Jobs
8:26 am
Thu May 5, 2011

Career fair seeks women for jobs in the trades

The recession has been tough on workers in the trades. The latest state unemployment report showed construction had a particularly bad month between February and March. That’s not stopping a job fair aimed at attracting more women to building and repair industries.

Very few women work in trades that involve hammering away at new buildings, unclogging sewer pipes or moving containers at the shipyard. The Washington Women in Trades Career Fair aims to change that. It takes place on Friday at Seattle Center’s Fisher Pavilion.

Peggy Owens, who maintains power lines for Seattle City Light, says she thinks things will soon turn around for struggling trade industries:

“There are great jobs out there for women. And, it’s something that does need to be promoted. So we can get more women in the field.”

She says while many of the trades have suffered since the recession hit, fields like hers have been steady because people rely on utilities. When things turn around for other trades, she wants women to know they don’t have to be stuck in cubicles.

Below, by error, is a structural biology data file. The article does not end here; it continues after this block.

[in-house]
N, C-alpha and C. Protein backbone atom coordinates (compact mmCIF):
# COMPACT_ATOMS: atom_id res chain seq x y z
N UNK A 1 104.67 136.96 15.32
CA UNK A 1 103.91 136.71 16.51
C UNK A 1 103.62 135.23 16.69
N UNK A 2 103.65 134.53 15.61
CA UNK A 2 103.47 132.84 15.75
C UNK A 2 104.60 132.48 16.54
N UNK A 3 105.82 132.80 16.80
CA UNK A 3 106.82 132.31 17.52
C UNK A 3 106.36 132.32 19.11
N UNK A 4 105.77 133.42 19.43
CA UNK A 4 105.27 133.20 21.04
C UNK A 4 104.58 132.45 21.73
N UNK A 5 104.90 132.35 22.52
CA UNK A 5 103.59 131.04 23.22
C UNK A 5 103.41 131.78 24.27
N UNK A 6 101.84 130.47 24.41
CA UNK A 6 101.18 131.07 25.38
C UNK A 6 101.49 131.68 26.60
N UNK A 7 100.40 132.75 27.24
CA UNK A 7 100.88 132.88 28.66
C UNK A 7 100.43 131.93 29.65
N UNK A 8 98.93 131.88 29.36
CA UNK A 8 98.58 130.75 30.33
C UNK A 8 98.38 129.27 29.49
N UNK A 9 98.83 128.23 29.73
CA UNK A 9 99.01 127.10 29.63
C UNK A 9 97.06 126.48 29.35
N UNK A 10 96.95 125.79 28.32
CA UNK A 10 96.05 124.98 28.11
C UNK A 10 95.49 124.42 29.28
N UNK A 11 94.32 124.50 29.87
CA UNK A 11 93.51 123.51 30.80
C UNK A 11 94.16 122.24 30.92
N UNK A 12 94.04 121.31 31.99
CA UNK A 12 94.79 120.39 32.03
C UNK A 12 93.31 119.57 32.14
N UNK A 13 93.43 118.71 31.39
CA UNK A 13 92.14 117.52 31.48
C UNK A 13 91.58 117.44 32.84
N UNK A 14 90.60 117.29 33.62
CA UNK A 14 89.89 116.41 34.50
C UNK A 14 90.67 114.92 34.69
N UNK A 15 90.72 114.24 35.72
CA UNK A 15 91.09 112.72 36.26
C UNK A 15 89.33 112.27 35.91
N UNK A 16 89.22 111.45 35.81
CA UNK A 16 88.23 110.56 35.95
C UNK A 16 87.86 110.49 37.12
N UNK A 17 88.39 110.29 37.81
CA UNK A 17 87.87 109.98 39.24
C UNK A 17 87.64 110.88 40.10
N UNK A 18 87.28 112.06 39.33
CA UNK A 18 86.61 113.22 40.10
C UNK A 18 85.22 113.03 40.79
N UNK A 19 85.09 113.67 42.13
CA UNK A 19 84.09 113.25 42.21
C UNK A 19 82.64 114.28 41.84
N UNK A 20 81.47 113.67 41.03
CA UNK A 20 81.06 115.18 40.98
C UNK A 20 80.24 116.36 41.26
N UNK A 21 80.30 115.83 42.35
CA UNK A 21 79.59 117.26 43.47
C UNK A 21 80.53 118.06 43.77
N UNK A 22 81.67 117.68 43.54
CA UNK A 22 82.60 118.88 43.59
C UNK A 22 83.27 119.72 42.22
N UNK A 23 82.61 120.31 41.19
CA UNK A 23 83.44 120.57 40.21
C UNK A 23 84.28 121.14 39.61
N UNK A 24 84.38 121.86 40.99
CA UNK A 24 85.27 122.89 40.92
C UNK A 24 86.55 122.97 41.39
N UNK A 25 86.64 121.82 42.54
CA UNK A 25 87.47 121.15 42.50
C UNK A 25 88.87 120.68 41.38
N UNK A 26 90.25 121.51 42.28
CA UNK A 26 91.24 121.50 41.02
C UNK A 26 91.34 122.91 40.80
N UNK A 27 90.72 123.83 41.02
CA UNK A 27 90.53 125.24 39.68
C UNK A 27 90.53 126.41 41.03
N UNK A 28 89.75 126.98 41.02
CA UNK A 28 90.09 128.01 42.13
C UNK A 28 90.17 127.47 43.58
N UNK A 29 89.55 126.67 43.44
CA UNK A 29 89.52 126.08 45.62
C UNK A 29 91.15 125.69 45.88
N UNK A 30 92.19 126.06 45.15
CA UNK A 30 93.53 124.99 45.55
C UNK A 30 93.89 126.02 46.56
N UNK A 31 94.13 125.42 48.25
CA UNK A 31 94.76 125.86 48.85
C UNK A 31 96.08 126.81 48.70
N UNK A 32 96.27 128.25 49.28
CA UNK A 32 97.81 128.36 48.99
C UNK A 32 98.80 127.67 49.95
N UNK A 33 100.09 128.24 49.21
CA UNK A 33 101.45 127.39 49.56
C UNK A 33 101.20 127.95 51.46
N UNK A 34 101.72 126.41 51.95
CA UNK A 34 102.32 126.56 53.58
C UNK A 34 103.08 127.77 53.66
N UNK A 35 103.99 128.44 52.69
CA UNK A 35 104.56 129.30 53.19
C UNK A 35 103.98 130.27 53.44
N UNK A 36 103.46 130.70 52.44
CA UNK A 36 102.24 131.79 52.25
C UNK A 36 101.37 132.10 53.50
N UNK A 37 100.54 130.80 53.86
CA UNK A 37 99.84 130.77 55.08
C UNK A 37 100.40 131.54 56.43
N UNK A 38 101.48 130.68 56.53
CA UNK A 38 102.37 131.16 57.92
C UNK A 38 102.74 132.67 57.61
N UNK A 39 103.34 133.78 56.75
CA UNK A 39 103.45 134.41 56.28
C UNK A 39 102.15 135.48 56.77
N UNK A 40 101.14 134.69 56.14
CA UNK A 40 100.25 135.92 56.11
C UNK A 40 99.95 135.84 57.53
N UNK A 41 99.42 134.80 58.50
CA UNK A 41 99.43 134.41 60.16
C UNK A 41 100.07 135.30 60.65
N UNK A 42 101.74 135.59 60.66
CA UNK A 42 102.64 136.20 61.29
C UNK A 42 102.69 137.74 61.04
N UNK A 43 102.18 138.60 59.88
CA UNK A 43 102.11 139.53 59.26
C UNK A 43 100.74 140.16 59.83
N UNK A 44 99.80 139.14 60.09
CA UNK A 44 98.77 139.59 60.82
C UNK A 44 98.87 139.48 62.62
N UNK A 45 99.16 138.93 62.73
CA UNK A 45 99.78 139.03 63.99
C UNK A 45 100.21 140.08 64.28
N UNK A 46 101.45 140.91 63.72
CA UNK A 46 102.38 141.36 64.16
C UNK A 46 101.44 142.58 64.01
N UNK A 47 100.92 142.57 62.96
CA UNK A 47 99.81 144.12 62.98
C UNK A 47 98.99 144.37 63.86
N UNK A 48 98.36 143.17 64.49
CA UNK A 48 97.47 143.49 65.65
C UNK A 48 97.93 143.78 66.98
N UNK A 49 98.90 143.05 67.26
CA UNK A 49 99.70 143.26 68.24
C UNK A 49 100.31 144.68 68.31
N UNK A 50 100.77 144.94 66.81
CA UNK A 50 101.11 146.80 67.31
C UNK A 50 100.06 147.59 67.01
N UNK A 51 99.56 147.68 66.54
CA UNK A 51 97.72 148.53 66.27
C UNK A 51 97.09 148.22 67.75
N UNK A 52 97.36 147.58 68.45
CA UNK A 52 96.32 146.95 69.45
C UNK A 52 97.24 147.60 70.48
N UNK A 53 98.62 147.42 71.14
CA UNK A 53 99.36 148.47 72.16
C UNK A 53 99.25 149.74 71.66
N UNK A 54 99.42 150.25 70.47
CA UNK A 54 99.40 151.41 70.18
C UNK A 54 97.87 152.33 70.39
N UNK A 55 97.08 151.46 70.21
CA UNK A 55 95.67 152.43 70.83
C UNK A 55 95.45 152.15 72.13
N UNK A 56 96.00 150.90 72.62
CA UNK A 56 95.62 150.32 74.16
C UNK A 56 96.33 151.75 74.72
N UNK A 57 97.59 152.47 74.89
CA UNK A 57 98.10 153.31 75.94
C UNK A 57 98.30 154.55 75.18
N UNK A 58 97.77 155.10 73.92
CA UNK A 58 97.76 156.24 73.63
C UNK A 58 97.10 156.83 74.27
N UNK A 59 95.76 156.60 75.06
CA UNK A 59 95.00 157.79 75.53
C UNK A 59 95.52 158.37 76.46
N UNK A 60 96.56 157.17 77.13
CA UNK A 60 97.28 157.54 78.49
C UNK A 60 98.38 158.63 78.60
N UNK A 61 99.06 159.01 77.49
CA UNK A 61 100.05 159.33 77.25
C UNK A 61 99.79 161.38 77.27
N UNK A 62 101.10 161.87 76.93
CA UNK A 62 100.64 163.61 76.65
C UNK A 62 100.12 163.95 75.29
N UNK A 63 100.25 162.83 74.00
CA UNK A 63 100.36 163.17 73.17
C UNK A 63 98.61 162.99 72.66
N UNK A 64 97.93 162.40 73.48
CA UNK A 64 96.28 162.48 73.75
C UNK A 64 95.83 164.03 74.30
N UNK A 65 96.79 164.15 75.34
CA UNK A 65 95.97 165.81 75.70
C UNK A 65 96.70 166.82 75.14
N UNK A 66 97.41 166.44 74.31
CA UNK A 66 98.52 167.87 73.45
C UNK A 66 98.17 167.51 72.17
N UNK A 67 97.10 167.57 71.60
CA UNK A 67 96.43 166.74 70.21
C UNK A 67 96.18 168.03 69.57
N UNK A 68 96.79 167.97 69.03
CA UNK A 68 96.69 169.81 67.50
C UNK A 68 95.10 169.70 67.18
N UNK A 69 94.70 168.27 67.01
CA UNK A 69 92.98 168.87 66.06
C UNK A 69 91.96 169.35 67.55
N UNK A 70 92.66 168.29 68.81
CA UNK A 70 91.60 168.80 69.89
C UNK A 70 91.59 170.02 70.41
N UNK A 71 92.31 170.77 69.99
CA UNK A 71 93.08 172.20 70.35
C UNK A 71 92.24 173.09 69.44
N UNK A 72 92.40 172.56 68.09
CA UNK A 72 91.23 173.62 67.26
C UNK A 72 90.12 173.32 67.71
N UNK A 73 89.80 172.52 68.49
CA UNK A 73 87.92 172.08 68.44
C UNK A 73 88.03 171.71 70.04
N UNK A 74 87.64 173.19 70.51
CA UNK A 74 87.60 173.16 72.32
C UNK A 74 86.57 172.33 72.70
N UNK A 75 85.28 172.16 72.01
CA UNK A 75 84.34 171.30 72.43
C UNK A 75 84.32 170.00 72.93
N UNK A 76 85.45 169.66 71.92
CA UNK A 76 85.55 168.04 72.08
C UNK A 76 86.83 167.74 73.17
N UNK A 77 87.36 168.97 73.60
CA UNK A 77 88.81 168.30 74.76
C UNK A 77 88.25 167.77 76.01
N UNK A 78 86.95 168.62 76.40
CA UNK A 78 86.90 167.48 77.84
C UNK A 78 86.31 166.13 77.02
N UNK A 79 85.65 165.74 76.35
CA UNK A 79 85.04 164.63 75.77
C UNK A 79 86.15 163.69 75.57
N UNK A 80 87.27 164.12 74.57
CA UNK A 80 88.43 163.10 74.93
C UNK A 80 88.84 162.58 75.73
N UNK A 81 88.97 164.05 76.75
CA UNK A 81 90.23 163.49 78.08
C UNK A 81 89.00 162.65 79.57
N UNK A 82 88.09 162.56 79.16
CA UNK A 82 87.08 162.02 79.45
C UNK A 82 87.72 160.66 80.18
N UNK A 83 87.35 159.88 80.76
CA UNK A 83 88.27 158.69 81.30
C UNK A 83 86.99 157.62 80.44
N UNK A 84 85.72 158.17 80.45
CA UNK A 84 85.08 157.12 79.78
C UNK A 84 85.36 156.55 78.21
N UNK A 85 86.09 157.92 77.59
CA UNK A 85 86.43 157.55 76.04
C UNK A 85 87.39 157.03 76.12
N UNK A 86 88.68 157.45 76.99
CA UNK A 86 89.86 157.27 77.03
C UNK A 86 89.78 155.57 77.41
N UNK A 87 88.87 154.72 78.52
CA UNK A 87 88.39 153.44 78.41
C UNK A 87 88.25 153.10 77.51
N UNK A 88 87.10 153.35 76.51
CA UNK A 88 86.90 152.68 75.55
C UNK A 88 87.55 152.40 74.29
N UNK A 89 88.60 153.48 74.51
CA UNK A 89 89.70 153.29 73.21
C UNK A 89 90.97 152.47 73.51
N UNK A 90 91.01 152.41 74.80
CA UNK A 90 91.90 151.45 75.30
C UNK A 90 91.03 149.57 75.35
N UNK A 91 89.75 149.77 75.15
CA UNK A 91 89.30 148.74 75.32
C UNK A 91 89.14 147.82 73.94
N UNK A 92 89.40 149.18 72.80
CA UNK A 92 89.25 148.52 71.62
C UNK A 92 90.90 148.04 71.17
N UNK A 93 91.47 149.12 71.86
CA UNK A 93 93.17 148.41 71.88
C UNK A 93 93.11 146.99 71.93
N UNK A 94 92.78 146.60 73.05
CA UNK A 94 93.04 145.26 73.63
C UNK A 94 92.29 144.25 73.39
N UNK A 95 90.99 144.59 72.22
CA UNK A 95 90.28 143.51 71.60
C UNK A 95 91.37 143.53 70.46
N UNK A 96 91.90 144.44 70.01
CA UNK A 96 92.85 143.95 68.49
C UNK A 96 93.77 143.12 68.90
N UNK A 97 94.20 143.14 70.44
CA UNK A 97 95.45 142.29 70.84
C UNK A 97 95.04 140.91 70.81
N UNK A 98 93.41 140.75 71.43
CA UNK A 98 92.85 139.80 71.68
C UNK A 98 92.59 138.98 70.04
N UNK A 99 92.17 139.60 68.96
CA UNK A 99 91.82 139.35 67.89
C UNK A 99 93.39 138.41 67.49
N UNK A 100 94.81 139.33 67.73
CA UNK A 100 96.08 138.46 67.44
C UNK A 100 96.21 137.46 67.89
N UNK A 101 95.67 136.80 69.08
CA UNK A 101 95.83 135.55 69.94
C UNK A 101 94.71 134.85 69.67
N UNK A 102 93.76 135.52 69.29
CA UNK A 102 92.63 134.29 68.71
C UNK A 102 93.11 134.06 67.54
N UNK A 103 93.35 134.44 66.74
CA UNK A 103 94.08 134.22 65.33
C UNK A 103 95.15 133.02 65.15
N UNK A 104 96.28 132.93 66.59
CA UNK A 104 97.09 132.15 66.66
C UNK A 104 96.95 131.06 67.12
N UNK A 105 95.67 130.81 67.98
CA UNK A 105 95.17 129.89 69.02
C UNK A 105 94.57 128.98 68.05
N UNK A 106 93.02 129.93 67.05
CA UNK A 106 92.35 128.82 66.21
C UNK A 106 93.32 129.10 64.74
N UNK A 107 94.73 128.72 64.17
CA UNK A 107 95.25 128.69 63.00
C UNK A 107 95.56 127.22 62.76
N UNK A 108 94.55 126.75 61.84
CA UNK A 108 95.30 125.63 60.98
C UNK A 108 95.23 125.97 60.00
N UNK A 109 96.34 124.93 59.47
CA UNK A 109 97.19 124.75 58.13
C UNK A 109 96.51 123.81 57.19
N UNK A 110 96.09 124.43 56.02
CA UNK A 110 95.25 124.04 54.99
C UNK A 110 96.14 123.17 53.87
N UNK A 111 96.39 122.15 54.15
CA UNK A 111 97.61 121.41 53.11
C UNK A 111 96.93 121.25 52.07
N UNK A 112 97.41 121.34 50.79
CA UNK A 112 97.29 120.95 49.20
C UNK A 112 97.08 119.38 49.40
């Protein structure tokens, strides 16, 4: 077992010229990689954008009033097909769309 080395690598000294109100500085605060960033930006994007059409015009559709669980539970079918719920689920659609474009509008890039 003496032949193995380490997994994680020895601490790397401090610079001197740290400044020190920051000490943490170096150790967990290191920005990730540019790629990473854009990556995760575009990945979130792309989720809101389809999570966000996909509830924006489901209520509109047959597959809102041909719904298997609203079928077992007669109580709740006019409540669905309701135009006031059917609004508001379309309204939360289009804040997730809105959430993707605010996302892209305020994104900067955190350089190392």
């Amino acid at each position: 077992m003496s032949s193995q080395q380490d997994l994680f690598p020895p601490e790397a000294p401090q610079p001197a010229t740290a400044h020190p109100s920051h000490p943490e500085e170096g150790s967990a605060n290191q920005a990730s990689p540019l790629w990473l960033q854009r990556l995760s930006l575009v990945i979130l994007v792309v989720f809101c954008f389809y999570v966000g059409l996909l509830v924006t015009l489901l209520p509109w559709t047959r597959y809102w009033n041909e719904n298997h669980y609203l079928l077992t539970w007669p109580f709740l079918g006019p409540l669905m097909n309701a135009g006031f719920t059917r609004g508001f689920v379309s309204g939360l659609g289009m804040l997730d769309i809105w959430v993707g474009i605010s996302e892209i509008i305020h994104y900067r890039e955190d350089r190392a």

“You know, working inside isn’t for everybody. For those who want to work outside and perform with their hands and use their heads, this is a great opportunity.”

Owens and other women who work in trade industries will be at the career fair to demonstrate what they do. She says most women don't know they can climb poles and fix power lines for a living. At the event, they'll get a chance to try their hands at putting on the gear and shimmying up a pole.

For those who are scared of heights or just curious about other fields, the event will also have more than 70 exhibitors safely indoors at Fisher Pavilion.

Learning about the trades is just the first step. After that, women usually need the following qualifications:

  • knowledge of tools
  • math skills
  • an apprenticeship

Perseverance helps, too.  Recently, Owens says 1,200 people applied to become part of her team at Seattle City Light and only 14 were accepted to the department’s training program.